Ky. Chamber urges Congress to pass Regulatory Accountability Act
UPDATE: The U.S. House of Representatives passed HR 185, the Regulatory Accountability Act of 2015, by a vote of 250-175 with bi-partisan support Tuesday night. This measure seeks to modernize the 69-year old Administrative Procedure Act and improve how federal agencies write the regulations that most significantly affect the U.S. economy. Following the vote Dave Adkisson, Kentucky Chamber President and CEO, expressed his gratitude to those in the Kentucky Delegation who voted in favor of the bill and helped to pass this important measure.
“I would like to thank the Kentucky US House members that supported HR 185. This bill would significantly benefit Kentucky’s business community and our members by making much needed reforms to the federal regulatory process. The Kentucky Chamber will be following the measure closely as it hopefully makes it way to the US Senate and to the President’s desk,” Adkisson said in a statement about the passage.
The Kentucky Chamber of Commerce has joined the U.S. Chamber of Commerce and other pro-business organizations in urging members of the U.S. House of Representatives to support H.R. 185, the Regulatory Accountability Act of 2015.
The measure seeks to modernize the 69-year old Administrative Procedure Act and improve how federal agencies write the regulations that most significantly affect the U.S. economy.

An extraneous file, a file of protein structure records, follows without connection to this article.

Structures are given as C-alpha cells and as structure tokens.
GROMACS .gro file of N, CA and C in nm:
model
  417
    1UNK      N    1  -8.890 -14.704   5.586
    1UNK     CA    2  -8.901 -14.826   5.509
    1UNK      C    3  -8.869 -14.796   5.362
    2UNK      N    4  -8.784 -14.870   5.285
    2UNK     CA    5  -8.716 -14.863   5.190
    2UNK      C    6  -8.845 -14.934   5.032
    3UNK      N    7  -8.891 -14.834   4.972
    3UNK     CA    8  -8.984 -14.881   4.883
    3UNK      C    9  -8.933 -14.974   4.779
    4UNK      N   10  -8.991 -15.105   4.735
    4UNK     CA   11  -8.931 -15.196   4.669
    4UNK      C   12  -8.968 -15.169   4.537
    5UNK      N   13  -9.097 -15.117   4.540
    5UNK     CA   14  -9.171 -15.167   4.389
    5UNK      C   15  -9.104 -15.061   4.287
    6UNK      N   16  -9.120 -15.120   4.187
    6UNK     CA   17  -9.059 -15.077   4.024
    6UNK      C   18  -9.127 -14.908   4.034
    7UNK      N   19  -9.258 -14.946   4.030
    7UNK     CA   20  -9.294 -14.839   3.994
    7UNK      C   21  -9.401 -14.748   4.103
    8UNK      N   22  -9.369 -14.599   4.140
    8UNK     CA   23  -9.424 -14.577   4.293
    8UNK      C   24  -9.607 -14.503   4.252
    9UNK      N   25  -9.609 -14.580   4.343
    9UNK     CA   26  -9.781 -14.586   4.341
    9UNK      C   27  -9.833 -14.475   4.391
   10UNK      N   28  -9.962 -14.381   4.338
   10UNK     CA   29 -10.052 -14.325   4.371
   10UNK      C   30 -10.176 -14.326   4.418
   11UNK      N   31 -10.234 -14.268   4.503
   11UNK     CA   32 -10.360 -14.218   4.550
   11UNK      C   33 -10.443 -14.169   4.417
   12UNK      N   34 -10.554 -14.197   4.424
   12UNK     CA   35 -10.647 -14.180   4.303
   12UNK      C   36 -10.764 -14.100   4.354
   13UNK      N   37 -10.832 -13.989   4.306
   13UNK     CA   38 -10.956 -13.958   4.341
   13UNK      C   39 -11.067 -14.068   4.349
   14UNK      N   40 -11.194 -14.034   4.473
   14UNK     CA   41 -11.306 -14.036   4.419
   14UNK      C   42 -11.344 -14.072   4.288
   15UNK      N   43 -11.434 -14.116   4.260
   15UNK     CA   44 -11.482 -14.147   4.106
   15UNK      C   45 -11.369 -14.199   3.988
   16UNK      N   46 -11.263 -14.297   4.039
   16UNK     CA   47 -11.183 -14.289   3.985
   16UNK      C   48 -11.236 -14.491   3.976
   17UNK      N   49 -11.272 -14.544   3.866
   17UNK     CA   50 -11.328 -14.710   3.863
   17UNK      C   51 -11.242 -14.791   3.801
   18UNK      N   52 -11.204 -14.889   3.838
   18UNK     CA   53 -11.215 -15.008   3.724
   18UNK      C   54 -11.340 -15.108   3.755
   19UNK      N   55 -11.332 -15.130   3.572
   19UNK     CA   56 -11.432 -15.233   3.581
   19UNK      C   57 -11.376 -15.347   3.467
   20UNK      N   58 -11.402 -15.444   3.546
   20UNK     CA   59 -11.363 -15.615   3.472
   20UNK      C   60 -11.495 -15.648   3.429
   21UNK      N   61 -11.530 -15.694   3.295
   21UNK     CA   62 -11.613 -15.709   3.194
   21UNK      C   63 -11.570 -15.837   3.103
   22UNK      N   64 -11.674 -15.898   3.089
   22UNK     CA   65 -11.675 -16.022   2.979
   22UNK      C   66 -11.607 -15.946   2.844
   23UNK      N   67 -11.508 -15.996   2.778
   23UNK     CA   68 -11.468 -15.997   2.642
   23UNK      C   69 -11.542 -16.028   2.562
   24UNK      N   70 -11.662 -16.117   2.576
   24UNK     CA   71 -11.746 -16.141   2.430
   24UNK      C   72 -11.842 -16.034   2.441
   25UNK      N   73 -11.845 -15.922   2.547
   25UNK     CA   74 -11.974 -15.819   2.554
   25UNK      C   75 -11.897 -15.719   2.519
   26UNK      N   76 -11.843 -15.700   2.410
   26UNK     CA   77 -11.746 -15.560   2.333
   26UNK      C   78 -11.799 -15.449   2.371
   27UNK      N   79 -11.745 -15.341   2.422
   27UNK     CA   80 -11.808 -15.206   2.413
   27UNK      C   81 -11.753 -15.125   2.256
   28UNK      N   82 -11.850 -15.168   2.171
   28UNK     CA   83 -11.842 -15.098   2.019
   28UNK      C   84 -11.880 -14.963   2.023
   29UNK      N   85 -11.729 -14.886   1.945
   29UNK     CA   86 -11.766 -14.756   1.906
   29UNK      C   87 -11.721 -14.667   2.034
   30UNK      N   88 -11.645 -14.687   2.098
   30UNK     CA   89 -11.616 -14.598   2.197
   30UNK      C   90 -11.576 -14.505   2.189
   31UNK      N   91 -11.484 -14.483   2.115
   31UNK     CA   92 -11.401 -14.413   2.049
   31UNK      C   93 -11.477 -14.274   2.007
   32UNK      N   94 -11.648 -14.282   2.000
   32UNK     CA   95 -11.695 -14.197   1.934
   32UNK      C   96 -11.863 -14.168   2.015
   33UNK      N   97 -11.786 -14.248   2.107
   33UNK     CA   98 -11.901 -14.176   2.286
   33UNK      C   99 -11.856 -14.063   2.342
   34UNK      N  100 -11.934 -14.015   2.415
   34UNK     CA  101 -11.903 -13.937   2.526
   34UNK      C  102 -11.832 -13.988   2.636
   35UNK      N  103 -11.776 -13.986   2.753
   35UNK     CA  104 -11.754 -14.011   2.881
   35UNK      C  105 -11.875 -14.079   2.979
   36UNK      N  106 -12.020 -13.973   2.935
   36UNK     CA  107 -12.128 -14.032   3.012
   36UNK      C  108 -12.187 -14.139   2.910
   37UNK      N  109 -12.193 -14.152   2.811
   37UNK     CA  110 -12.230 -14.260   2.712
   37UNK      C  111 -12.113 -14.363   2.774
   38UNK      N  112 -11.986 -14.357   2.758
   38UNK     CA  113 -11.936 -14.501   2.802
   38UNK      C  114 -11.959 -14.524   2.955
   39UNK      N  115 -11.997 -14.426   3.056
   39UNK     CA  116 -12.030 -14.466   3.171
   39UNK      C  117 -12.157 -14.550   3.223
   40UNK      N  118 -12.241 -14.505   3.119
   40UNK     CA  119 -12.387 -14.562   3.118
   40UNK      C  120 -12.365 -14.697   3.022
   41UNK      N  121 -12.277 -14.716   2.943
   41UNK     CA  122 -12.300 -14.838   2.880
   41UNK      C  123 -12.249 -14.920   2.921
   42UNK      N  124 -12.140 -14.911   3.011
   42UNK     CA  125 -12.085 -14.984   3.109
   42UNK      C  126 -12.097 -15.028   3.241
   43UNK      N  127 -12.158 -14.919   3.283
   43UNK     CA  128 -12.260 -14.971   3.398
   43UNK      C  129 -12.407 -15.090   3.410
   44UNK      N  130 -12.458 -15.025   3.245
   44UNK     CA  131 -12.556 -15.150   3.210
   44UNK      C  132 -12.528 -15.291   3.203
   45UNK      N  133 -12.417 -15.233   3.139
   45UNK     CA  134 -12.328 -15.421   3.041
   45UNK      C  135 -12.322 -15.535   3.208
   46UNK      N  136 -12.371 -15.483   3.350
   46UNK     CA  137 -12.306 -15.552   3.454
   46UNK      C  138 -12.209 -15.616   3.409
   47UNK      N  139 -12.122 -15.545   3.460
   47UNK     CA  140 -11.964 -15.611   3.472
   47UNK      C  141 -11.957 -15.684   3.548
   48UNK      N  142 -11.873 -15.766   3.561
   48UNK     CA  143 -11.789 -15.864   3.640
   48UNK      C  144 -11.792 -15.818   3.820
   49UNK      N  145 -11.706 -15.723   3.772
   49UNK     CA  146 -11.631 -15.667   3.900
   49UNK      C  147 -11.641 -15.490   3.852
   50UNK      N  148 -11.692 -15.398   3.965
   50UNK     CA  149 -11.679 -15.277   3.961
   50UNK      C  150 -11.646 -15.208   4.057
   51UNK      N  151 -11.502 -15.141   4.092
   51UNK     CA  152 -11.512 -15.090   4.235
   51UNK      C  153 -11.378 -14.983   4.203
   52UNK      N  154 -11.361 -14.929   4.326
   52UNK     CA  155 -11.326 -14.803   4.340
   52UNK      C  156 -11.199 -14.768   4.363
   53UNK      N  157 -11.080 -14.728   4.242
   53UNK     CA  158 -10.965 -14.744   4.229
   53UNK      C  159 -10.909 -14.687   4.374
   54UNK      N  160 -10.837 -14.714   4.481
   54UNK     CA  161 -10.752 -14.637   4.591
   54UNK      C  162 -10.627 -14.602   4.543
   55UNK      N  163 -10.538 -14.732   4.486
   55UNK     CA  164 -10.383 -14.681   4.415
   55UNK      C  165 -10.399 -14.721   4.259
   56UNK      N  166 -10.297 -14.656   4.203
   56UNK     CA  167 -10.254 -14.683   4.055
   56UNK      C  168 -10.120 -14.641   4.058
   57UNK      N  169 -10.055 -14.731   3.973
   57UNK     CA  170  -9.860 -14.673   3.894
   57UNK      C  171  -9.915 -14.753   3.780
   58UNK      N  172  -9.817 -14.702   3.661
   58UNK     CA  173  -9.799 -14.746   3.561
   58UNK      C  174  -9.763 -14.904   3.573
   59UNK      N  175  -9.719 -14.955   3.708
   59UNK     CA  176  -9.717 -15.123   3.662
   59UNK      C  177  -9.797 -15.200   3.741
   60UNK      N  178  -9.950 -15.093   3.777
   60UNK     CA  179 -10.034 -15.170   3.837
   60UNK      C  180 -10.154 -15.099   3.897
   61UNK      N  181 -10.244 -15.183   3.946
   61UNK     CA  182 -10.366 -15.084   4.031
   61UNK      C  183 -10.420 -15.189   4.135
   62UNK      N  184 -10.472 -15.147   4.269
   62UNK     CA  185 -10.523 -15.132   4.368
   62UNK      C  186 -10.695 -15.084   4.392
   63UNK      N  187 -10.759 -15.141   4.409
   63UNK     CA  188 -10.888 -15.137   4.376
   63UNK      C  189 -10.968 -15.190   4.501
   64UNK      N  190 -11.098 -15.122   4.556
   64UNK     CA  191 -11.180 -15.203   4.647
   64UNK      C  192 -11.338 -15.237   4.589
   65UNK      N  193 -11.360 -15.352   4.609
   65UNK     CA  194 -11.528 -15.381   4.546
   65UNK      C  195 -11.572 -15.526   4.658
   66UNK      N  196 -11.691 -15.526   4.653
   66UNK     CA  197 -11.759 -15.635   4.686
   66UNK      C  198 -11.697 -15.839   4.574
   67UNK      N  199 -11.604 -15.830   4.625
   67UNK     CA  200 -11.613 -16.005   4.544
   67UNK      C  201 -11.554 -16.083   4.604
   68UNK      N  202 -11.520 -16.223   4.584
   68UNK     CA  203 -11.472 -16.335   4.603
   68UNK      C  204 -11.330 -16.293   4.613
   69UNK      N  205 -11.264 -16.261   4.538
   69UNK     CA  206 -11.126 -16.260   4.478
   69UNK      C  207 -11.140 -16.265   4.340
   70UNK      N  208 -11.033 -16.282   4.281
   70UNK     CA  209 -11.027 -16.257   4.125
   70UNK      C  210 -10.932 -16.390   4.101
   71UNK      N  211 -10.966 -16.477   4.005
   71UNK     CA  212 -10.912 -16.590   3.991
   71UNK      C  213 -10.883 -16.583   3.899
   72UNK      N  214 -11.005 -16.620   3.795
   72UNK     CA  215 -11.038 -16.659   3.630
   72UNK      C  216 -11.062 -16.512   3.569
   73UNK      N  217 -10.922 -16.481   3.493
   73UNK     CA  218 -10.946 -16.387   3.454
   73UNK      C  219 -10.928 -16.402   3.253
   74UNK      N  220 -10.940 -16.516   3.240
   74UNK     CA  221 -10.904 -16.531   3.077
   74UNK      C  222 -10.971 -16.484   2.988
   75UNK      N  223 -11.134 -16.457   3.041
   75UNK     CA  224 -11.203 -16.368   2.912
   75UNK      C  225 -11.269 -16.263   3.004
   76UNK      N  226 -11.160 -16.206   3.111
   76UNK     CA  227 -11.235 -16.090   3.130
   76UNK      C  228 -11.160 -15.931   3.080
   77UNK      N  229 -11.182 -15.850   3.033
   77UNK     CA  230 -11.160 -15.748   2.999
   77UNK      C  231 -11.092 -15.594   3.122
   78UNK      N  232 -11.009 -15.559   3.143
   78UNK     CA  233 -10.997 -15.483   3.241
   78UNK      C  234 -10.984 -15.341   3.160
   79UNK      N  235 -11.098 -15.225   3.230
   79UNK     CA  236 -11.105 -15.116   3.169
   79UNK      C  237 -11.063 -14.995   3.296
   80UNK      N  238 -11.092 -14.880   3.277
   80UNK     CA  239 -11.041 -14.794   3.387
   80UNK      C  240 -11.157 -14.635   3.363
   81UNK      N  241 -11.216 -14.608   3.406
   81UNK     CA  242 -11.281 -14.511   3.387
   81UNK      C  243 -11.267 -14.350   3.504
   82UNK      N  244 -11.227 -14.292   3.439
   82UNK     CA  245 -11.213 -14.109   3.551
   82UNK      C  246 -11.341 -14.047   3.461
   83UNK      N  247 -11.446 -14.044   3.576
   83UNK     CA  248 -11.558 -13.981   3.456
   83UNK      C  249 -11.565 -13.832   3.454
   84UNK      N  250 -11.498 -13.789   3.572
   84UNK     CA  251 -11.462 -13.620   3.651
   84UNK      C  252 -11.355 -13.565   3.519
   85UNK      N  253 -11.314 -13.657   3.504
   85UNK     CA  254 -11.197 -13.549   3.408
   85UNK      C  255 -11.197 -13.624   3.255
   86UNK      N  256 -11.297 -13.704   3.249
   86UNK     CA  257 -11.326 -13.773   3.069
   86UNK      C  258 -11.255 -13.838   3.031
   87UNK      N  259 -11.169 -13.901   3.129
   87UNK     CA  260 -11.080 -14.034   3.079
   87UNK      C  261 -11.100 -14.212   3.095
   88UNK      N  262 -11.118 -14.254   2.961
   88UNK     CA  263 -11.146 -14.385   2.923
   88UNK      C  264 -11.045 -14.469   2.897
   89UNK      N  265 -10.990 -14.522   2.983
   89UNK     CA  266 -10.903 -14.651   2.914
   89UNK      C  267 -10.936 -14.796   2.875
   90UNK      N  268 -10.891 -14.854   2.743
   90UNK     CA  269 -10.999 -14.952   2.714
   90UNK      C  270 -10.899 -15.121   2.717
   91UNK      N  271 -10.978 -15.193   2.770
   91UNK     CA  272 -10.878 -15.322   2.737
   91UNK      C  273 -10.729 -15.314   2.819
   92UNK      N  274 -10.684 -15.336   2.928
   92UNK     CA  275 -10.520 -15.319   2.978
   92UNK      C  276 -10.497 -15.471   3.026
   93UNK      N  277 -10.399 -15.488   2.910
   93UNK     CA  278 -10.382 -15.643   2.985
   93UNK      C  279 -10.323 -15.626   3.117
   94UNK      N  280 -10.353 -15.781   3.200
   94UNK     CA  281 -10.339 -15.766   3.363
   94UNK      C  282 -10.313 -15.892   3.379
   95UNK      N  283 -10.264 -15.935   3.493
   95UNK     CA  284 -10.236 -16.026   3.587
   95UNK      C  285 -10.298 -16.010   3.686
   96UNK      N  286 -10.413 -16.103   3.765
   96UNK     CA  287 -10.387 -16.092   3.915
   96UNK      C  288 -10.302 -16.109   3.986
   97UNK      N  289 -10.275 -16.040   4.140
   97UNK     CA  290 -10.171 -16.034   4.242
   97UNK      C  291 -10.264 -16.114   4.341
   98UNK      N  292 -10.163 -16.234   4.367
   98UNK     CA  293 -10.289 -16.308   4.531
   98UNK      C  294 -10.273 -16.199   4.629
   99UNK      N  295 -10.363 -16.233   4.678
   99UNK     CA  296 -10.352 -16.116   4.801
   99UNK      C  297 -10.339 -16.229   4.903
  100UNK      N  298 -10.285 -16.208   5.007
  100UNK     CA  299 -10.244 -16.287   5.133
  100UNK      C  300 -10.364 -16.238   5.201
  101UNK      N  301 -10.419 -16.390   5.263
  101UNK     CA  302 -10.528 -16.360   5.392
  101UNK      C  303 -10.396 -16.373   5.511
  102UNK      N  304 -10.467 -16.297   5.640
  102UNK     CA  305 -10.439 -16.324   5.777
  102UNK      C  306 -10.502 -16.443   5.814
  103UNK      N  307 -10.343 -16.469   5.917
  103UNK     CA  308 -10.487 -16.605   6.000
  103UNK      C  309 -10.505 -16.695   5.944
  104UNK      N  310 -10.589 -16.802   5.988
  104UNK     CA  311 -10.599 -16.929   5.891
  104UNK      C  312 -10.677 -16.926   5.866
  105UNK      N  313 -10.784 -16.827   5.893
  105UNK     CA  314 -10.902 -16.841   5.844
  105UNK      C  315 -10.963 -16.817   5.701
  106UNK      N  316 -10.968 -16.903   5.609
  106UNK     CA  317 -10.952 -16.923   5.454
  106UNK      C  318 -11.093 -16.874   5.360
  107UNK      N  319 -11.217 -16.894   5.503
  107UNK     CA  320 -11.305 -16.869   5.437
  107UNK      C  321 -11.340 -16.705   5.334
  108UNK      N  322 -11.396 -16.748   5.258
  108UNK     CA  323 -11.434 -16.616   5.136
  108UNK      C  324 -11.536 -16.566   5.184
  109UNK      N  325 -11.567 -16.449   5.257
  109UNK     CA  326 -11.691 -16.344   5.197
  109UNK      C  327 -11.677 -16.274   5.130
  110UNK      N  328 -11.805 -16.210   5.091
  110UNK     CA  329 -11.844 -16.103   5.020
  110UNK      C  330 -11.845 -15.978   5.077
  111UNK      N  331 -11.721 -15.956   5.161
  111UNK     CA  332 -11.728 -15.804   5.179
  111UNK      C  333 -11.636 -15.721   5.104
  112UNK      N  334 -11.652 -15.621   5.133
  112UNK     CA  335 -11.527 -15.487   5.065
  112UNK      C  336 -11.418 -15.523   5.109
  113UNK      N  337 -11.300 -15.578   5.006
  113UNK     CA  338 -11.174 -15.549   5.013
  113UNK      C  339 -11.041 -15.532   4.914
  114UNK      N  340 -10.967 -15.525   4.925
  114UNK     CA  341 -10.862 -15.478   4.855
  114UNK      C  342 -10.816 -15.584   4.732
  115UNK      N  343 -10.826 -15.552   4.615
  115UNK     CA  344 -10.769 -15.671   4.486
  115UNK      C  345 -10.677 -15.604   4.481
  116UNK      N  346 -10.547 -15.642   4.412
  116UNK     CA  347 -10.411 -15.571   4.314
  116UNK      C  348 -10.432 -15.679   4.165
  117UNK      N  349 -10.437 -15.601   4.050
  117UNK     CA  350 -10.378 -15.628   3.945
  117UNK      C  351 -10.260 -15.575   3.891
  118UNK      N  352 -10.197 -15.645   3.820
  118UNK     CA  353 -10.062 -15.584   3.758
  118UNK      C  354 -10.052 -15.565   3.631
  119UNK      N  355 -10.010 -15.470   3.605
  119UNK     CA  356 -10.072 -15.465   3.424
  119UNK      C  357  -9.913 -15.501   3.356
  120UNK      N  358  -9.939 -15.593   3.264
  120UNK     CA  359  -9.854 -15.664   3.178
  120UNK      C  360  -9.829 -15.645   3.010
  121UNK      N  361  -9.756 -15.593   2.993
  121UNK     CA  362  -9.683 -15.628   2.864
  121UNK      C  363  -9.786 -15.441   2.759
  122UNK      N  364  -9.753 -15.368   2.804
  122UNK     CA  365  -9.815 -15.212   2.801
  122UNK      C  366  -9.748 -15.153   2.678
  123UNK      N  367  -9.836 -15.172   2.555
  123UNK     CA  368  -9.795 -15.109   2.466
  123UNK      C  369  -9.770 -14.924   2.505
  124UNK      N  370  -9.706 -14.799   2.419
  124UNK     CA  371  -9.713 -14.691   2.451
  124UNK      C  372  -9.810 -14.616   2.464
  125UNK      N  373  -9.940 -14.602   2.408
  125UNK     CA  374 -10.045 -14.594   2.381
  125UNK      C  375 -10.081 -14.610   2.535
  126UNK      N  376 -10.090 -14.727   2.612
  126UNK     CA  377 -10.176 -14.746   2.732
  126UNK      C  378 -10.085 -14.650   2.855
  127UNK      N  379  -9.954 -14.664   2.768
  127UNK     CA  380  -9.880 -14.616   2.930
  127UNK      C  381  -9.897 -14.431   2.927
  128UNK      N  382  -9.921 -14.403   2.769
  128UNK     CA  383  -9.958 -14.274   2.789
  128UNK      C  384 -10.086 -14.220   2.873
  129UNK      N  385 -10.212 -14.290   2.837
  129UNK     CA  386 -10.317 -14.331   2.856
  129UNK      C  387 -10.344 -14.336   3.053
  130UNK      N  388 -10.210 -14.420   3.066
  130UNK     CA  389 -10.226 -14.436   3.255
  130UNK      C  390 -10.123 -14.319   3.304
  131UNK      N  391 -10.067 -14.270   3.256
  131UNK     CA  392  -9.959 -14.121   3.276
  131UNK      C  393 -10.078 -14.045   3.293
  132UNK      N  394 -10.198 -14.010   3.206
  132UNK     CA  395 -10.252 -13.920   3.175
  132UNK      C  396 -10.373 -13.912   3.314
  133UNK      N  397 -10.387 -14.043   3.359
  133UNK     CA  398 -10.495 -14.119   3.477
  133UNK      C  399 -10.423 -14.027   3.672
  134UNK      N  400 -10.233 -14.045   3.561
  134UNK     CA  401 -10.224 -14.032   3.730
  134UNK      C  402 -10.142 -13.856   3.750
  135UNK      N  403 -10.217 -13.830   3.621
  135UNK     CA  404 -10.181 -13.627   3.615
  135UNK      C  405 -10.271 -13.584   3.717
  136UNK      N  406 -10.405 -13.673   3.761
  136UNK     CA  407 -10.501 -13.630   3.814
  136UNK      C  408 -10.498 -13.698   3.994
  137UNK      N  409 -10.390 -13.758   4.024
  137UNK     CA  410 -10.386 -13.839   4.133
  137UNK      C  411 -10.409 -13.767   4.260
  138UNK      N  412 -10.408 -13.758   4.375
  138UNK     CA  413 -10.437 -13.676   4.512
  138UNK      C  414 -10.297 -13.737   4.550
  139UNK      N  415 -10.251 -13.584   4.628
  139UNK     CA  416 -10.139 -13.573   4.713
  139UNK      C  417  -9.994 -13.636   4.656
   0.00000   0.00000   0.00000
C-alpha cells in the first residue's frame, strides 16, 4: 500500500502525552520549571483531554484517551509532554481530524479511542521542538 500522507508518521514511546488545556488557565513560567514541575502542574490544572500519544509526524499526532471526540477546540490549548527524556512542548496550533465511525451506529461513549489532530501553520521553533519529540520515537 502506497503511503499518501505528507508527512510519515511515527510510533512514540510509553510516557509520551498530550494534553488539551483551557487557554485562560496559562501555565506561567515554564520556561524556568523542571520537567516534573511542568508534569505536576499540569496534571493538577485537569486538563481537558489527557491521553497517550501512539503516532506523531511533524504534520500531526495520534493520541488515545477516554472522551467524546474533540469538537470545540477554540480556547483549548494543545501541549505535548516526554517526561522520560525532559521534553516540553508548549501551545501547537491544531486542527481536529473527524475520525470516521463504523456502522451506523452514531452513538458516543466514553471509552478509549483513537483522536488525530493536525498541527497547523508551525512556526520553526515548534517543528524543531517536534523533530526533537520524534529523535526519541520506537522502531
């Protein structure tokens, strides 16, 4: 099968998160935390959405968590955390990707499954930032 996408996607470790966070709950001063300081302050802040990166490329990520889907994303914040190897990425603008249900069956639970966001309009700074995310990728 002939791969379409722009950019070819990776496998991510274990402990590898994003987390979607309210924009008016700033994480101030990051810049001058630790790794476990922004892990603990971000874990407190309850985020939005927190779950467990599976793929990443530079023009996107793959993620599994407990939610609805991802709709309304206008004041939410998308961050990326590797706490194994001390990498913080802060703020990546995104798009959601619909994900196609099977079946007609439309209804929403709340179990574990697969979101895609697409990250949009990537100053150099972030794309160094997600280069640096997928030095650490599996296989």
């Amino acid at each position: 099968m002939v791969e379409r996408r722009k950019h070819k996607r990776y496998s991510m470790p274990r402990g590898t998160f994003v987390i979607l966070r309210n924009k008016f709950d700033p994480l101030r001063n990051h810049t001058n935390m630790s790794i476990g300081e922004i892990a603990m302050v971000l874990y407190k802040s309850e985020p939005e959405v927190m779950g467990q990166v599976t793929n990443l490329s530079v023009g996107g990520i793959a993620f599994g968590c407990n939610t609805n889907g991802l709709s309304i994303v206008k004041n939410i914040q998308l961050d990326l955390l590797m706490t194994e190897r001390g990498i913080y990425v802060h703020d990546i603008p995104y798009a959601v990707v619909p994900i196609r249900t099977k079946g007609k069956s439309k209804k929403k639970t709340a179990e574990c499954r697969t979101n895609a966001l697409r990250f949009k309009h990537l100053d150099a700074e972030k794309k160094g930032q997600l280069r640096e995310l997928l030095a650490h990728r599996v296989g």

Specifically, the bill would:
- Increase public participation in shaping the most costly regulations before they are proposed
- Require that agencies must choose the least costly option, unless they can demonstrate that public health, safety, or welfare requires a more costly requirement
- Give interested parties the opportunity to hold agencies accountable for their compliance with the Information Quality Act
- Establish a requirement of on-the-record administrative hearings for the most costly regulations to insure that agency data is well tested and reviewed
- Restrict agencies’ use of interim final regulations where no comments are taken before a regulation takes effect and providing for expedited judicial review of whether that approach is justified
- Provide for a more rigorous test in legal challenges for those regulations that would have the most impact.
“With an unprecedented number of federal mandates being issued from Washington, D.C. that are impacting the Commonwealth, it is imperative that the regulatory process be fair and federal agencies are held accountable,” said Bryan Sunderland, senior vice president for public affairs. “Furthermore, any new regulations being imposed on industry should be sensible and attainable. The Regulatory Accountability Act will help ensure that those standards are met.”
See a copy of the letter here.